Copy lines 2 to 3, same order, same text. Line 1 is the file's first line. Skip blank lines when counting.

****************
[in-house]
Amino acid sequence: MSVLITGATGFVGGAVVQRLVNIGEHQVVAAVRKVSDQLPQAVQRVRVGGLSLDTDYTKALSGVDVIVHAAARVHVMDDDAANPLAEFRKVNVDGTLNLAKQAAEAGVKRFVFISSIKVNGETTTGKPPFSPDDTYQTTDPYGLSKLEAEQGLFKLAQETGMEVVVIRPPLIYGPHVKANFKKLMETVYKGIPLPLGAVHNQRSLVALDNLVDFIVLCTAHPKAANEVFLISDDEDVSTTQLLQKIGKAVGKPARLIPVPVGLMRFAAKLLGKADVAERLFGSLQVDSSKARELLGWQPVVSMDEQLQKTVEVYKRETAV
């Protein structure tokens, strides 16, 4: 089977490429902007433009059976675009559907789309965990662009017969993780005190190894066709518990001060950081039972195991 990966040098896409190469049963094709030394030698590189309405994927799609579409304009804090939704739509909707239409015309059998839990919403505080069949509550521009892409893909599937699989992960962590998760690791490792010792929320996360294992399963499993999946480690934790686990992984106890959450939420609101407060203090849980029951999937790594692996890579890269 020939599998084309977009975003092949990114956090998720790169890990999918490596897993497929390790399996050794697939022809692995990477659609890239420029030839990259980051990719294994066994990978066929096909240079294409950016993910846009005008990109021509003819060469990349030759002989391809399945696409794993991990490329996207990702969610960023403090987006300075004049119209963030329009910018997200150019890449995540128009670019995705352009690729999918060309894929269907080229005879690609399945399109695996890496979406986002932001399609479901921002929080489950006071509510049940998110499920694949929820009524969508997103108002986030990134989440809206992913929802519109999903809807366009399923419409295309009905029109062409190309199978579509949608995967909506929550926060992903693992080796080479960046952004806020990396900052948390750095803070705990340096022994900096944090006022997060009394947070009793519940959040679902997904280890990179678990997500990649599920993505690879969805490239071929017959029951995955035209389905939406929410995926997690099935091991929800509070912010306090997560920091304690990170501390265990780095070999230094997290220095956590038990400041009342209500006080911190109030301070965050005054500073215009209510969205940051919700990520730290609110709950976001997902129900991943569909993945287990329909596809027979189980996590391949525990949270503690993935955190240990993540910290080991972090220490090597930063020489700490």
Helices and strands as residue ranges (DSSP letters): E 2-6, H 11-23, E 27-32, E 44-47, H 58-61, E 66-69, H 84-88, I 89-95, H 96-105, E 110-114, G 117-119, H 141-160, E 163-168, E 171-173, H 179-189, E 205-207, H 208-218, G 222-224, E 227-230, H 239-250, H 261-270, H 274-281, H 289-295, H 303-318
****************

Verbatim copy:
Amino acid sequence: MSVLITGATGFVGGAVVQRLVNIGEHQVVAAVRKVSDQLPQAVQRVRVGGLSLDTDYTKALSGVDVIVHAAARVHVMDDDAANPLAEFRKVNVDGTLNLAKQAAEAGVKRFVFISSIKVNGETTTGKPPFSPDDTYQTTDPYGLSKLEAEQGLFKLAQETGMEVVVIRPPLIYGPHVKANFKKLMETVYKGIPLPLGAVHNQRSLVALDNLVDFIVLCTAHPKAANEVFLISDDEDVSTTQLLQKIGKAVGKPARLIPVPVGLMRFAAKLLGKADVAERLFGSLQVDSSKARELLGWQPVVSMDEQLQKTVEVYKRETAV
């Protein structure tokens, strides 16, 4: 089977490429902007433009059976675009559907789309965990662009017969993780005190190894066709518990001060950081039972195991 990966040098896409190469049963094709030394030698590189309405994927799609579409304009804090939704739509909707239409015309059998839990919403505080069949509550521009892409893909599937699989992960962590998760690791490792010792929320996360294992399963499993999946480690934790686990992984106890959450939420609101407060203090849980029951999937790594692996890579890269 020939599998084309977009975003092949990114956090998720790169890990999918490596897993497929390790399996050794697939022809692995990477659609890239420029030839990259980051990719294994066994990978066929096909240079294409950016993910846009005008990109021509003819060469990349030759002989391809399945696409794993991990490329996207990702969610960023403090987006300075004049119209963030329009910018997200150019890449995540128009670019995705352009690729999918060309894929269907080229005879690609399945399109695996890496979406986002932001399609479901921002929080489950006071509510049940998110499920694949929820009524969508997103108002986030990134989440809206992913929802519109999903809807366009399923419409295309009905029109062409190309199978579509949608995967909506929550926060992903693992080796080479960046952004806020990396900052948390750095803070705990340096022994900096944090006022997060009394947070009793519940959040679902997904280890990179678990997500990649599920993505690879969805490239071929017959029951995955035209389905939406929410995926997690099935091991929800509070912010306090997560920091304690990170501390265990780095070999230094997290220095956590038990400041009342209500006080911190109030301070965050005054500073215009209510969205940051919700990520730290609110709950976001997902129900991943569909993945287990329909596809027979189980996590391949525990949270503690993935955190240990993540910290080991972090220490090597930063020489700490």